In the Bird House
Many well-known houses have sprung up around Miami over the years. Coming to mind immediately is Vizcaya, the opulent Italian Renaissance-style villa with lush adjacent gardens built on the fringe of Coconut Grove by International Harvester scion James Deering in 1916, and now a must-see for tourists. A few years later in 1922, further south in an area once known as Cutler, Deering's older brother Charles constructed a much more modest estate on a large plot of land, carving out a horseshoe-shaped basin in which to park his yacht. In Homestead a little Latvian man named Edward Leedskalnin quarried 1000 tons of limestone rock from 1920 to 1940 to assemble the Coral Castle in honor of his former fiancée who jilted him at the altar. Then there's the Doc Thomas House. Ask most Miamians what it is and where it's located, and they'll probably offer a blank stare and mutter something about Doc Thomas being a character from the late-Fifties TV show Gunsmoke. Wrong!
Those who know anything about this town's history would say that Arden Hays Thomas, a.k.a. "Doc," was a pharmacist from Southern Indiana who moved to Miami in the 1920s and constructed a frame vernacular-style house in 1931, slightly east of what is now South Miami. Thomas was proprietor of the long-gone O.K. Drug Store and the still-standing-on-South Dixie Highway O.K. Feed Store. In 1974, one year before Thomas died, he willed his house and nearly three acres to the Tropical Audubon Society (TAS), with the provision that his property be preserved and utilized for environmental education. A chapter of the National Audubon Society and Audubon of Florida, the 54-year-old TAS is a nonprofit organization devoted primarily to promoting conservation, education, and enjoyment of the natural world. A major part of its mission to raise ecological awareness has been geared toward birds -- spying and documenting rare specimens and leading numerous bird-watching and bird-counting expeditions. TAS moved into the Thomas house in 1976, making few changes except for adding a botanical garden in 1995. In addition to avian-based activities, the society throws several native plant sales throughout the year.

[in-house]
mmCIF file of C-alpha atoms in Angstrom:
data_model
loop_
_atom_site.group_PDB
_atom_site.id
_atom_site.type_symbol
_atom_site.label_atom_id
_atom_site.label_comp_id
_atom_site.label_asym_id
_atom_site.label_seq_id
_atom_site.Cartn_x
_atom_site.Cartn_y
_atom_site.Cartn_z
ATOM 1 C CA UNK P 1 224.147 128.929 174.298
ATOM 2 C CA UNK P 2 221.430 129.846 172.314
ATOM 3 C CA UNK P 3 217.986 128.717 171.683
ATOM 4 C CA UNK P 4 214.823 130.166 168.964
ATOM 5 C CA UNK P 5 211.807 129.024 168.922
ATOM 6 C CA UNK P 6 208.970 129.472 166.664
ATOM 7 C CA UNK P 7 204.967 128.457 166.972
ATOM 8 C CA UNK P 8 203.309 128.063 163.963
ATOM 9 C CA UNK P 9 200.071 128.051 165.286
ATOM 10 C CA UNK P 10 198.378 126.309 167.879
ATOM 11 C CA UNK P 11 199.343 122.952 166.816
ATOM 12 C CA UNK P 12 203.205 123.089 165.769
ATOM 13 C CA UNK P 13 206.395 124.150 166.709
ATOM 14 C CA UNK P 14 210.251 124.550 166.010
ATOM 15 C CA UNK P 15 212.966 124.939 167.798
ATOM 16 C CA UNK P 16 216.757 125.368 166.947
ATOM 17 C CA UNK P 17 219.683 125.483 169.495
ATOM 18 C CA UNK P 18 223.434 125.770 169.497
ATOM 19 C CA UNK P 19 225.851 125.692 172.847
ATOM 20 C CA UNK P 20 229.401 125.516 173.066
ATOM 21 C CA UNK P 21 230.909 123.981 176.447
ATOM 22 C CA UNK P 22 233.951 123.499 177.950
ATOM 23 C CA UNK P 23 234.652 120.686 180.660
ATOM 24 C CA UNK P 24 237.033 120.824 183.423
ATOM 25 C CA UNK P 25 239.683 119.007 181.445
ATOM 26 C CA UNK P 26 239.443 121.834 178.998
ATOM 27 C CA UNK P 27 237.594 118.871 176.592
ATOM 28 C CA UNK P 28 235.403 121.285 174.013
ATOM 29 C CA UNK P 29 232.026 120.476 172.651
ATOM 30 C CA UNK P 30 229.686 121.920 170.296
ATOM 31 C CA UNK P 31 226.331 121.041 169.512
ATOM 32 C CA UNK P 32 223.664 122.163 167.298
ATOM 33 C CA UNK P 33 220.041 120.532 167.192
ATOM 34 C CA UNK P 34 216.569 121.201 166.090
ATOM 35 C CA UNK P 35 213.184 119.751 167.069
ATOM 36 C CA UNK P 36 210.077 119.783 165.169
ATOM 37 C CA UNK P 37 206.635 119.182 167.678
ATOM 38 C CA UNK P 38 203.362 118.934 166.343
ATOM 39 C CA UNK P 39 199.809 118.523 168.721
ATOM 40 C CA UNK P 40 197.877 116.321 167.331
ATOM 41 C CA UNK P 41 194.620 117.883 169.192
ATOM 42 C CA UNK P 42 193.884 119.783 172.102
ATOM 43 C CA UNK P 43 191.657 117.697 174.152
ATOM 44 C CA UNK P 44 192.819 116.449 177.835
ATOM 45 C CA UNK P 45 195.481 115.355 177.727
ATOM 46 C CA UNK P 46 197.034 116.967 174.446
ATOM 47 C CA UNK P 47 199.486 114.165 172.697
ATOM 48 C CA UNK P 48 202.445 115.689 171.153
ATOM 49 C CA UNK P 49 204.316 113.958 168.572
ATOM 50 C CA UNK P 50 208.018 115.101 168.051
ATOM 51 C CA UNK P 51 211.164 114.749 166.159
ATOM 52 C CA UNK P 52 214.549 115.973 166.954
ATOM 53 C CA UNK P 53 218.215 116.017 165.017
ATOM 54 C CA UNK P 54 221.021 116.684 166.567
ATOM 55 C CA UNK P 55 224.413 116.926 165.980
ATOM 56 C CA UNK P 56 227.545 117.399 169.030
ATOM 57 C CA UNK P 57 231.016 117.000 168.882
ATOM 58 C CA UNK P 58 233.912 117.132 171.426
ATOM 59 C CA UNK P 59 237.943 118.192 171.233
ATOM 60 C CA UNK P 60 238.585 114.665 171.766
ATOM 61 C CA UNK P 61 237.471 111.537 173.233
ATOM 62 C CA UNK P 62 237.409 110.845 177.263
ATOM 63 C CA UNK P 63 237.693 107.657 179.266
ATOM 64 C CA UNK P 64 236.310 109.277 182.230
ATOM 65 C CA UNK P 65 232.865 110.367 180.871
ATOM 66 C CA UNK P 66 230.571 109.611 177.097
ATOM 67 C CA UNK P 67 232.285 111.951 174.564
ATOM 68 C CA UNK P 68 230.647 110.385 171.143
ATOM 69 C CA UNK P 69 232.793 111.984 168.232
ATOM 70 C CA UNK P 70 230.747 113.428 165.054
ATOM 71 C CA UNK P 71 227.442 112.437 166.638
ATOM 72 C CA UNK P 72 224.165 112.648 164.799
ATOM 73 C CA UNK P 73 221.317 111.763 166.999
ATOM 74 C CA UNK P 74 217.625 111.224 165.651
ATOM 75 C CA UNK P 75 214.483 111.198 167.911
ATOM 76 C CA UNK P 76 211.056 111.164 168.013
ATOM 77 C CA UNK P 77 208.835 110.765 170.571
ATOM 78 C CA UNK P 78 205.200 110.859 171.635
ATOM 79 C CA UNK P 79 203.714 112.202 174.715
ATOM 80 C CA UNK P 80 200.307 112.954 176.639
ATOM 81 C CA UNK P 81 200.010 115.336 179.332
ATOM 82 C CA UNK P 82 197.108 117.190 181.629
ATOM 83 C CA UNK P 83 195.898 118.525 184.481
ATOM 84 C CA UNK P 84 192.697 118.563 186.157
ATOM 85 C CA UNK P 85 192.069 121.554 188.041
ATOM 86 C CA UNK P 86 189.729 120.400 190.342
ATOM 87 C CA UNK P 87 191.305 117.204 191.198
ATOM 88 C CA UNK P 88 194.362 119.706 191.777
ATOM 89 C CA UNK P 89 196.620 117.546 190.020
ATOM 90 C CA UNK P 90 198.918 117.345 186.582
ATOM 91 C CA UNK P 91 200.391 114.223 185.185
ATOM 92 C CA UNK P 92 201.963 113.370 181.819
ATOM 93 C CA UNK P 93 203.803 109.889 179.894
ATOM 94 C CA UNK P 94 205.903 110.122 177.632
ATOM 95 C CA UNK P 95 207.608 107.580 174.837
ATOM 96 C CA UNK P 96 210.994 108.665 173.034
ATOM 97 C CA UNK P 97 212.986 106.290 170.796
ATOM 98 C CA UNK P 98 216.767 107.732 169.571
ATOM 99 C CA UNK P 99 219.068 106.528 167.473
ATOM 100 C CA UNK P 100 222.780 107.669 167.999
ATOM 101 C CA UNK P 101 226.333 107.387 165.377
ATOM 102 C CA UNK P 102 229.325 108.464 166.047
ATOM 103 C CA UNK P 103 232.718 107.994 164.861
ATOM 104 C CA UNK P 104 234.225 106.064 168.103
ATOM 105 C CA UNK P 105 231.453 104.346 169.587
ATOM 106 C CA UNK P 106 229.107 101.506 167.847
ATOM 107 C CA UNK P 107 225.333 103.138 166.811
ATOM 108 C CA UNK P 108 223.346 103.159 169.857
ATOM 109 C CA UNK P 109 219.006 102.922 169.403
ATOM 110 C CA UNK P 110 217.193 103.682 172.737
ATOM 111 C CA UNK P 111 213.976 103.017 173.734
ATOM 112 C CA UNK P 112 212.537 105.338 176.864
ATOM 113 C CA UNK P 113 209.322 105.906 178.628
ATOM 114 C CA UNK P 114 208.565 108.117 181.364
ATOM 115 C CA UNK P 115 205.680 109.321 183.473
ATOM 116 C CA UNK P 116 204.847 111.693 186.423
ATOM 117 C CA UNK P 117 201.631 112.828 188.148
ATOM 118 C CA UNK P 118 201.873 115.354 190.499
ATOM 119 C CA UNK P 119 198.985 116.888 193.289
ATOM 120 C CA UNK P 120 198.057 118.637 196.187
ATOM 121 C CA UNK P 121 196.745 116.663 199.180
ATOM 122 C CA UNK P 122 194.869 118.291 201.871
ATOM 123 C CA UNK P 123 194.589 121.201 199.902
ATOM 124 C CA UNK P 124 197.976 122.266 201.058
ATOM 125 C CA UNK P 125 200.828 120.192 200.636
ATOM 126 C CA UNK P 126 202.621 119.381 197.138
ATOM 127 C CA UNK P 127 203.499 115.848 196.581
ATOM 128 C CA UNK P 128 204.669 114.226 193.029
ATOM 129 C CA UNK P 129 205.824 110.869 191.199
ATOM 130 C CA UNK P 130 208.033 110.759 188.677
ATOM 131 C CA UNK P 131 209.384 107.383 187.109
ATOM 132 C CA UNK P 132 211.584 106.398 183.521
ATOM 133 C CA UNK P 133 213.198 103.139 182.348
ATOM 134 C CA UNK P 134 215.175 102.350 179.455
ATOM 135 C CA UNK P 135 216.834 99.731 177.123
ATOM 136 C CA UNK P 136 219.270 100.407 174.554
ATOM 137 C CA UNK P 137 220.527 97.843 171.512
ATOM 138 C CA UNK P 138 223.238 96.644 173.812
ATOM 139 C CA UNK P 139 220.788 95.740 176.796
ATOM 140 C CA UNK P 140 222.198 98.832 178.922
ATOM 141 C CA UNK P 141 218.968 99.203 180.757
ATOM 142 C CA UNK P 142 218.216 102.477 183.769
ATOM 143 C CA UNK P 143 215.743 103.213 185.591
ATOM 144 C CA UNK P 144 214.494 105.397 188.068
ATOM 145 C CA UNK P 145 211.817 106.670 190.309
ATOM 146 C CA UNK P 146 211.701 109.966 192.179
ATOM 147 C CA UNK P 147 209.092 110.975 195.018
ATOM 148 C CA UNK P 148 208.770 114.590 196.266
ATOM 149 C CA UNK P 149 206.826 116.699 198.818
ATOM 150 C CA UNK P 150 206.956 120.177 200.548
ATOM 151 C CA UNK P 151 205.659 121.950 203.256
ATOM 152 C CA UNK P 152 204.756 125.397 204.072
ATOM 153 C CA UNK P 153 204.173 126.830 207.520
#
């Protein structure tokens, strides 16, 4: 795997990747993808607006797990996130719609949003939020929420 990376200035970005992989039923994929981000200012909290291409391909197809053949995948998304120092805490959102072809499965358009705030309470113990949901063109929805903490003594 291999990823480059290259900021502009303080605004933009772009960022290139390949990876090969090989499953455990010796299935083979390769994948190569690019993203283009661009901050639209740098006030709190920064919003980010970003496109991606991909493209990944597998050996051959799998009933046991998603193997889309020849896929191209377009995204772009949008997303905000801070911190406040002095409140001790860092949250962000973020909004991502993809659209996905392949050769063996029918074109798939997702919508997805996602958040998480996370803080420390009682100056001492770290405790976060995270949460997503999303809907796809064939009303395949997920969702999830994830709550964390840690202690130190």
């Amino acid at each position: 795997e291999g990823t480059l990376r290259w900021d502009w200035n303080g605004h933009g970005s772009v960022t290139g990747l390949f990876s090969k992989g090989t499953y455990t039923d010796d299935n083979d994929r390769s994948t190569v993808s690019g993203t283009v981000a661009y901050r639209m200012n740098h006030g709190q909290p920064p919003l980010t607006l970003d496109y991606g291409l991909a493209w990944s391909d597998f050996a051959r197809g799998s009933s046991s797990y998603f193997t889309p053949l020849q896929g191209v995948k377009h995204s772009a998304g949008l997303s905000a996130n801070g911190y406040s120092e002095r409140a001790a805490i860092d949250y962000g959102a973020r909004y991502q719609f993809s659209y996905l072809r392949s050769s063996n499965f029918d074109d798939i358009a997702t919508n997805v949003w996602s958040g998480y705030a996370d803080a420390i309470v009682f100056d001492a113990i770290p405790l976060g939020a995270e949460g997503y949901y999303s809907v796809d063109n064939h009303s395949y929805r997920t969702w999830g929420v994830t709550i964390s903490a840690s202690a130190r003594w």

This weekend the group will celebrate its 25th anniversary in its headquarters with an open house, featuring guided tours of the abode on Saturday at 10:00 a.m. and 1:00 p.m. and treks through the garden at 11:00 a.m. and 2:00 p.m. The fête continues on Sunday from 11:00 a.m. to 2:00 p.m. during the organization's annual picnic and meeting. Visitors are invited to bring a covered dish and gather under the chickee in the garden. There members will choose new directors for the society's board and introduce Maureen Finnerty, newly installed superintendent of Everglades and Dry Tortugas National Parks, who will deliver a presentation.
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